If you're seeing this paragraph it means your browser doesn't support style sheets. The site looks much better with style sheets but should still be perfectly usable without them. Please consider upgrading your browser to the latest version if possible. We have notes on how to do that here.
MST is a member of
The Japan Council of International Schools (JCIS).
Here are some of the questions we are most frequently asked. If you have any others, please don’t hesitate to get in touch. Send us e-mail or call 03-5449-7067.
What is the philosophy behind Montessori?
At its core, the Montessori system creates an environment in which children are free to develop their own skills and abilities. In the prepared environment, the children learn to explore and make their own discoveries about the world around them. A mixed age group allows younger children to benefit from watching the older ones as role models and at the same time older children strengthen their knowledge by helping the younger ones. This allows the children opportunities for a broad range of social interaction and self directed learning.
Children are given freedom to develop according to their own needs and tendencies within defined goals and limits. This freedom allows the child to develop independence, good working habits and self discipline, which in turn, lead to high academic achievement.
A big advantage MST has over other schools is the mixed ages and students taking responsibility for their learning. This enables classes to function efficiently as students engage in independent research, demonstrating a high degree of intellectual curiosity, self discipline and personal organisation.
Who was Maria Montessori?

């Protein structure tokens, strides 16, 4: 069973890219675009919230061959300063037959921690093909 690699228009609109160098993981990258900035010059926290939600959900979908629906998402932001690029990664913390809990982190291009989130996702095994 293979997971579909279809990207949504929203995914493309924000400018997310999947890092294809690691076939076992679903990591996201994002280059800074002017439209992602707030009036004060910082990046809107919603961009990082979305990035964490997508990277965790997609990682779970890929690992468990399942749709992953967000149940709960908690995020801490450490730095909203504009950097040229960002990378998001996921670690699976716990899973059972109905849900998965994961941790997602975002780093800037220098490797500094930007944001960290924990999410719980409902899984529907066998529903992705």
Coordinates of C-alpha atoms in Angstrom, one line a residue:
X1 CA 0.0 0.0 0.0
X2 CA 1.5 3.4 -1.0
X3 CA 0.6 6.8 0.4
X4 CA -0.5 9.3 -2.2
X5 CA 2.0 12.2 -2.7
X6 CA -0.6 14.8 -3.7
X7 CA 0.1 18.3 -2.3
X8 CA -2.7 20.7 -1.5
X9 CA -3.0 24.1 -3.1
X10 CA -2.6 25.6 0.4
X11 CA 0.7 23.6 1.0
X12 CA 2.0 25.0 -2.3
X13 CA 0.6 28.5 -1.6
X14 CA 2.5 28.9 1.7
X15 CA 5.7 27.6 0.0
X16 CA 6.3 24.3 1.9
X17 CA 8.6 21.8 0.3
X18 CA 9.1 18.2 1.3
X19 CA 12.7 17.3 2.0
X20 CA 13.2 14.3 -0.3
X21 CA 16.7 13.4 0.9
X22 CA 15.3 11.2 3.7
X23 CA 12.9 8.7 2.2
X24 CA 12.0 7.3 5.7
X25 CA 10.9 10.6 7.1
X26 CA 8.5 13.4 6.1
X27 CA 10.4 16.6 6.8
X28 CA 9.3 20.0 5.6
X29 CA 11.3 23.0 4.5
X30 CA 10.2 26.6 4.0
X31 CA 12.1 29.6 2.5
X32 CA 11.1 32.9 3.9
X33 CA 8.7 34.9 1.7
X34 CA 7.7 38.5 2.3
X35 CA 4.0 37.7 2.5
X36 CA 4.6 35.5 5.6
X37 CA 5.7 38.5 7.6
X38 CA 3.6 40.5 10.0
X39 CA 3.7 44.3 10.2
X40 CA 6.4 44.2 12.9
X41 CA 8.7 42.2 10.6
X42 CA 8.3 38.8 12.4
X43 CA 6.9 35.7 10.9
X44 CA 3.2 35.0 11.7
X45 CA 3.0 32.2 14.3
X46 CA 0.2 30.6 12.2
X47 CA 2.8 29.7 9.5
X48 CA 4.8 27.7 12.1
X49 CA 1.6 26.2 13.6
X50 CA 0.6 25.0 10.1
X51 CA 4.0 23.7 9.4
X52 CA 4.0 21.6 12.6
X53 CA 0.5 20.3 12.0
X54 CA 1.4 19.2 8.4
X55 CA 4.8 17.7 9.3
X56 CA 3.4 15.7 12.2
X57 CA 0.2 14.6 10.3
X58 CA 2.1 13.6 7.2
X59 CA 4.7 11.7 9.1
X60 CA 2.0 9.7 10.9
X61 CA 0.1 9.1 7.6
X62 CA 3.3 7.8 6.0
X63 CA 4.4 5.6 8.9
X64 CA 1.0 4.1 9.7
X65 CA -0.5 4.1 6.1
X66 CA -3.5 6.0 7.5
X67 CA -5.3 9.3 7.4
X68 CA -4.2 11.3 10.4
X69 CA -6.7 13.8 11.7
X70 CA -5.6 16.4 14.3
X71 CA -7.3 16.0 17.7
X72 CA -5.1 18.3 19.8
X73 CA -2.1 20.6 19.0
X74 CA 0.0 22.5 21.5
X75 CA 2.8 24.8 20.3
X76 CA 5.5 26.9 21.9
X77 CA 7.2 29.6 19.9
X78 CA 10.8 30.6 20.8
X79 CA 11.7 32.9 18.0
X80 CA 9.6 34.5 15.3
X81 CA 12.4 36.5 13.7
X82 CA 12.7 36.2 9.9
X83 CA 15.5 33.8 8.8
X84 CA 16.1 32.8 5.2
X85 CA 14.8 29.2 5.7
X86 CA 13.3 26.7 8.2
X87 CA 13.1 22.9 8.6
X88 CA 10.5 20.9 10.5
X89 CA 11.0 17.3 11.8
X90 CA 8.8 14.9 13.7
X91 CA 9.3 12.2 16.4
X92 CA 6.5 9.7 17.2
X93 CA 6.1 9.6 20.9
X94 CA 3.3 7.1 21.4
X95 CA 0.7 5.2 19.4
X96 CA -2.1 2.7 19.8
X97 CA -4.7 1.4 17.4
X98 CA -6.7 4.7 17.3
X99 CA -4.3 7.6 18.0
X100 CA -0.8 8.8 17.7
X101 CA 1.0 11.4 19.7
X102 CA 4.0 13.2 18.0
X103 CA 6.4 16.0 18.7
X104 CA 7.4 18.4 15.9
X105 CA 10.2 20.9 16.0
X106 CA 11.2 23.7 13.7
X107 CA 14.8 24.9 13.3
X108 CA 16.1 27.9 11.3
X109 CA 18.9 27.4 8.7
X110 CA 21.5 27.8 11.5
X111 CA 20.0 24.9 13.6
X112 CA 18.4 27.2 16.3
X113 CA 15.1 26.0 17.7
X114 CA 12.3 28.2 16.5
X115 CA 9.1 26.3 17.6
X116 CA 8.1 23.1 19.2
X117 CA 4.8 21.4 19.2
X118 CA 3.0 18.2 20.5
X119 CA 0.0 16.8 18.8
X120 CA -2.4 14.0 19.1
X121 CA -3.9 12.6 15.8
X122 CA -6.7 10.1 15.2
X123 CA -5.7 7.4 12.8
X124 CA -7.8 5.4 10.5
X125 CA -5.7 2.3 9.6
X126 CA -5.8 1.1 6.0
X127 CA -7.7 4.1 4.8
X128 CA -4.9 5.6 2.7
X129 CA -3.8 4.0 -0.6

Maria Montessori (1870-1952), the first woman physician in Italy, developed the Montessori method of education after careful and prolonged observation of children and how they learn.
The International Montessori Council has further information on Maria Montessori.
How does a Montessori school differ from a non Montessori school?
At Montessori schools, the teachers will “follow the child.” Every child is free to select their own work and proceed at their own pace. Although every aspect of education is covered, there is no set timetable. The children are respected and valued for who they are and not what for what adults think they should be doing.
Having classes of mixed ages, the older children are encouraged to develop an awareness of the needs of the younger children. They are keen to help and enjoy passing on their knowledge and experience.
The main thing about homework is that it does not have to be boring. The elder children in the Sunshine class can choose to take some work home (usually reading) or they might be asked to find pictures of something in a magazine or newspaper.
The elementary students would not be given any homework of the “page 63 problems 1-10” type. Typically children are expected to complete assigments and work they have chosen at school. There are also often reading assignments and projects which may require some time to be spent after school. If someone wishes to explore a topic further after class has finished, they may work in the library or do the work at home. There may also be occasions where an agreed upon deadline is not going to be met unless work is taken home.
What do you do when the children never chose to work with letters or numbers?